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Published on March 13th, 2014 | by Zachary Shahan

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Solar Less Than 5¢/kWh In Austin, Texas! (Cheaper Than Natural Gas, Coal, & Nuclear)

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March 13th, 2014 by Zachary Shahan 

austin solar guitarHere’s a milestone to mark. Solar power is apparently going to be sold to Austin Energy for a tiny bit less than 5¢/kWh under a new 25-year power purchase agreement (PPA) with SunEdison. Austin Energy says the deal will even lower electric rates a bit.

It’s from no small project either. It’s from two solar power plants totaling 150-megawatts of capacity — a 350,000-panel, 100-megawatt facility; and a 150,000-panel, 50-megawatt facility nearby.

Oh, by the way, this wasn’t the only proposal Austin Energy received. It beat out about 30 other solar power proposals. Needless to say, competition is a brewin’ in Texas!

“Austin Energy is poised to sign what could be the world’s cheapest solar-power deal,” Marty Toohey of statesman.com wrote.

“It’s the cheapest I’ve seen,” said Raj Prabhu, the CEO of Mercom Capital Group, an Austin-based energy consulting group that monitors the industry nationally. He said he isn’t familiar with the details but added, “This seems to be new territory.”

“It is certainly at the very low end of the prices I have seen,” said Jurgen Weiss, an energy economist with the Brattle Group, an international consulting firm that advises the Electric Reliability Council of Texas. “As many had predicted, we’re entering a time in which, with some caveats, solar presents quite an attractive alternative to conventional sources.”

Lowest price yet for solar?

I have a hard time believing that’s the lowest solar power has gone for anywhere in the world, but it may be the lowest in the US if you remove state subsidies from other projects.

We reported last February on a PPA in New Mexico in which First Solar was selling electricity for 5.8¢/kWh. That’s the lowest I think I have seen. However, GTM Solar Analyst Cory Honeyman says that “new PPAs signed in North Carolina fetched prices for less than 7 cents per kilowatt-hour.” The notable difference in the New Mexico and North Carolina projects, as implied above — they took advantage of in-state subsidies for solar. That’s not the story with this Texas deal.

SunEdison project beat natural gas, coal, and nuclear on price

If you removed the ITC (a federal tax credit for solar), the cost would probably be about 8¢/kWh. Still, that’s not bad. Austin Energy’s 30-year LCOE estimate for natural gas was 7¢/kWh, while the estimate for coal clocked in at 10¢/kWh and the estimate for nuclear at 13¢/kWh.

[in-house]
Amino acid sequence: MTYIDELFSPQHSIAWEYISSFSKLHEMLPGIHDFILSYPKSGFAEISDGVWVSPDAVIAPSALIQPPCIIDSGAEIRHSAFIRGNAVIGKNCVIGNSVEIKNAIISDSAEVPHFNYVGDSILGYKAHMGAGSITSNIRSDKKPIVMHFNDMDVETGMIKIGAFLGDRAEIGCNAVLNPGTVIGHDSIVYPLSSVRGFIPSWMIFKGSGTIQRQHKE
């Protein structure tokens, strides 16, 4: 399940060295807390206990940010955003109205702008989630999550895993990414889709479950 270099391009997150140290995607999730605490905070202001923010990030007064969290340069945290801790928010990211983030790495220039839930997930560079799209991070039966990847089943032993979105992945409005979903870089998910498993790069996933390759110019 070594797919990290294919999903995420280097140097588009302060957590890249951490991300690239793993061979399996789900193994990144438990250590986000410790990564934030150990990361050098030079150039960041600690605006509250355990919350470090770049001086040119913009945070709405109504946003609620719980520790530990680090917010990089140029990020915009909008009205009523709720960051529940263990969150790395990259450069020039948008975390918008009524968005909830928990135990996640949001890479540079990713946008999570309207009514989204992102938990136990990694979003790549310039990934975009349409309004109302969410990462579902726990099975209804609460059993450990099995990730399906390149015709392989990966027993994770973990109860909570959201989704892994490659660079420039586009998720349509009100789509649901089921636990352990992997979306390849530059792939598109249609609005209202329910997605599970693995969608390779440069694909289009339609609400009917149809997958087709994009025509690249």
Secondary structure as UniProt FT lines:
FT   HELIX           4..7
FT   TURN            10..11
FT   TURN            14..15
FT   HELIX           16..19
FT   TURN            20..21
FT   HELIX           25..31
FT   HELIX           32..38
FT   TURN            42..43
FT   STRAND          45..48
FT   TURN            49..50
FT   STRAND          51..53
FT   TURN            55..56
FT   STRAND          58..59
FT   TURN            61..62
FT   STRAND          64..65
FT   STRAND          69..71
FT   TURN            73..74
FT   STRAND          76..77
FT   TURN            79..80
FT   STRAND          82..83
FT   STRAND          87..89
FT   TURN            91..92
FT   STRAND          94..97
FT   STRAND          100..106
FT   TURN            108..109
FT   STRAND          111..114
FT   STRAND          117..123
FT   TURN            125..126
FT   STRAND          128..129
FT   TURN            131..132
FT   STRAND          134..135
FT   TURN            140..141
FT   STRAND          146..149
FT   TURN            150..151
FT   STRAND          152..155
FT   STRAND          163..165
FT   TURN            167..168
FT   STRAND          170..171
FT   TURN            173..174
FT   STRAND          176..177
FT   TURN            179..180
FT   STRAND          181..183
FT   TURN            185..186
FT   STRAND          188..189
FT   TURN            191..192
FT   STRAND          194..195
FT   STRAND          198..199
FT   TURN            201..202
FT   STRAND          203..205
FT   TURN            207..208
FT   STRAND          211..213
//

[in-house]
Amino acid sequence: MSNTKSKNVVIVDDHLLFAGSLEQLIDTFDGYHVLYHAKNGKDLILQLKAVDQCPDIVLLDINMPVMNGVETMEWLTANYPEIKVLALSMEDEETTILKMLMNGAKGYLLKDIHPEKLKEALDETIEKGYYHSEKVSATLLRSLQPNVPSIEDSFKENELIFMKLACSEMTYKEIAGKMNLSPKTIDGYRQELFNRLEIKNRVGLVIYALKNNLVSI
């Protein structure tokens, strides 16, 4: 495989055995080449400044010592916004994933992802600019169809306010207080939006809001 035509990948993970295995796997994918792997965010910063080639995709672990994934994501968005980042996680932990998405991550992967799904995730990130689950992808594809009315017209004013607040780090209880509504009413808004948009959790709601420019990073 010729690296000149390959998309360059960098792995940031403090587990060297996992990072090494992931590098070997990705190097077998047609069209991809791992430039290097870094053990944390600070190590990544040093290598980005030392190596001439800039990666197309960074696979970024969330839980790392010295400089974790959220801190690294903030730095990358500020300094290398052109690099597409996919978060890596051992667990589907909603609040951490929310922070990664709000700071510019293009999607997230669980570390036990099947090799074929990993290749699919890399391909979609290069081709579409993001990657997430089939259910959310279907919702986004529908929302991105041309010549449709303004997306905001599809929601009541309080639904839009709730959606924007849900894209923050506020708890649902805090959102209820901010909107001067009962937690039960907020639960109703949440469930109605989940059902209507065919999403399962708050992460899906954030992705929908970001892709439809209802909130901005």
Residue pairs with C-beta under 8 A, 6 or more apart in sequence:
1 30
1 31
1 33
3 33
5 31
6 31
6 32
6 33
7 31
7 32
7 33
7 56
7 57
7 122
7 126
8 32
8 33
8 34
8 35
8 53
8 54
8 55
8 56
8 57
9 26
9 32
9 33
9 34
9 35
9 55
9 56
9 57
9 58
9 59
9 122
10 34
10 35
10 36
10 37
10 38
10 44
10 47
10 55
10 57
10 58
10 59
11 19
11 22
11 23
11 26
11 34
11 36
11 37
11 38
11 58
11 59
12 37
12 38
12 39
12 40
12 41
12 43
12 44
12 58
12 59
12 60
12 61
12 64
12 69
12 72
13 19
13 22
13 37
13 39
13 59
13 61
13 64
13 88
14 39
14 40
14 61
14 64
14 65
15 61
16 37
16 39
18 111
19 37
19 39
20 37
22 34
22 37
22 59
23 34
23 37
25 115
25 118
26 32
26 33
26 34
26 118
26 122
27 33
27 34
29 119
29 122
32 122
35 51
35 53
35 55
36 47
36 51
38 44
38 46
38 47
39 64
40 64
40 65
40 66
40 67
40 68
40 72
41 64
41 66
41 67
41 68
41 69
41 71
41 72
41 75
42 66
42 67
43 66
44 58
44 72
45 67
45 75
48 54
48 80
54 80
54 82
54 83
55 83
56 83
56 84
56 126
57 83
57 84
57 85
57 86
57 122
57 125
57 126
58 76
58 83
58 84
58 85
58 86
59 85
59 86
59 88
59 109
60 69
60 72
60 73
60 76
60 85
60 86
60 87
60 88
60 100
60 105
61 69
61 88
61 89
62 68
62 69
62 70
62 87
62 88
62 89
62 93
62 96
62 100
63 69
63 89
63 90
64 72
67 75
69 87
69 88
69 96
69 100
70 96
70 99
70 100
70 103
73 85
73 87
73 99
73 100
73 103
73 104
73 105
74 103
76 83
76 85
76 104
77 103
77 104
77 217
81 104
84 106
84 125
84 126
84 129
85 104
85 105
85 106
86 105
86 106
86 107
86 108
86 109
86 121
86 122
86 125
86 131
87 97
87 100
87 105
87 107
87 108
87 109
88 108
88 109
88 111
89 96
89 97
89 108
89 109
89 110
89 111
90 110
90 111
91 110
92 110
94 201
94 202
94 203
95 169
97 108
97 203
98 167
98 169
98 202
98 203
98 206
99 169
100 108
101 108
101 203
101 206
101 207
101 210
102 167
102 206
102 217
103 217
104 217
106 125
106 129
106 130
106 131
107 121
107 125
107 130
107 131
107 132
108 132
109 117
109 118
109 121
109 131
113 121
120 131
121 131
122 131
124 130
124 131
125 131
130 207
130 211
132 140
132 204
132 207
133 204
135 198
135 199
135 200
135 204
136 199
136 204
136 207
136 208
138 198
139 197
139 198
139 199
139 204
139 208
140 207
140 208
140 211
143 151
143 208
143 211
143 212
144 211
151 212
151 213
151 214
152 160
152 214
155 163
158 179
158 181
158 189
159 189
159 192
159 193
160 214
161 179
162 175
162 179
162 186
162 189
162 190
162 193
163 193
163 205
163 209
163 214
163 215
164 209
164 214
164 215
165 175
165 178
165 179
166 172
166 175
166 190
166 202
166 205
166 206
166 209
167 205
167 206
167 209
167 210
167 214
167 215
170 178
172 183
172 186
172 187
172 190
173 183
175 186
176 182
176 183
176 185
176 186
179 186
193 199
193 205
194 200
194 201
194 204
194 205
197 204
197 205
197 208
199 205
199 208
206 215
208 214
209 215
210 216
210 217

Only wind — 2.8¢/kWh to 3.8¢/kWh — was lower.


Things change fast

I remember watching a utility company CEO roundtable a few years ago that featured solar leaders in the utility arena. Larry Weis, General Manager of Austin Energy, was on that panel. So, he was considered a good guy in the solar space. However, he was adamant a number of times that solar was expensive and the cost had to come down for solar to become competitive.

In 2009, Austin Energy actually agreed to contract for 16.5¢/kWh for power from a solar project in the Webberville, TX.

Clearly, things have changed fast. (Of course, anyone who reads CleanTechnica already knows that.) Still, I think it’s hard even for those in the industry to keep up with solar prices.

Here’s another big note regarding this new PPA: the original Request for Proposals for this Austin Energy contract was for 50 MW. Why would Austin Energy up that to 150 MW after getting the bids? I think you know why.

Don’t forget, this is peak power!

One final thing worth pointing out: solar power produces electricity at peak demand. That is very high-value electricity. The fact that bids are coming in below 5¢/kWh is huge.

“At this price, it’s a game changer, not just for Austin Energy but for the future of electric generation in Texas,” said Tom “Smitty” Smith, head of the Texas chapter of Public Citizen, an environmental watchdog group. “No state has more solar potential than Texas. Some states have places of more intense sunlight, but Texas has vast areas of dry, arid desert that are perfect for solar.”

Beating Targets — Big Time!

I lied. Here’s one more note: the US Department of Energy projected that the cost of solar would drop below 6¢/kWh before 2020.

Also, note that the deal is not final. It goes up for an Austin City Council vote on March 20. However, it looks like an obvious shoe-in.

For more information, check out our section on solar energy and subscribe to our solar energy newsletter or our main cleantech newsletter.

Image Credit: “Vibrancy” by Craig Hein, one of the Guitar town Austin art project Guitars on Congress Ave. as seen during the Formula One Fan Fest November 18, 2012. via Tricia Daniel / Shutterstock.com

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About the Author

spends most of his time here on CleanTechnica as the director/chief editor. Otherwise, he's probably enthusiastically fulfilling his duties as the director/editor of Solar Love, EV Obsession, Planetsave, or Bikocity. Zach is recognized globally as a solar energy, electric car, and wind energy expert. If you would like him to speak at a related conference or event, connect with him via social media. You can connect with Zach on any popular social networking site you like. Links to all of his main social media profiles are on ZacharyShahan.com.



  • Russ Franey

    500,0000 panels covering who knows how much property for 150 megawatts if the sun is cooperating? And using our tax dollars to do it. Austins demand is approaching 70,000 megawatts and will increase by more than 150 megawatts in the time it takes them to install the panels. Wake up people, solar and wind are more than likely promoted by coal and oil companies to keep people distracted from any serious threat to their bottom line. If you want to get off fossil fuel the only safe viable option I have found is LFTR and if you haven’t at least watched 1 of KIrk Sorensen’s videos you ought to. If you want to change the world, you got to get your head out of the clouds and get down to business.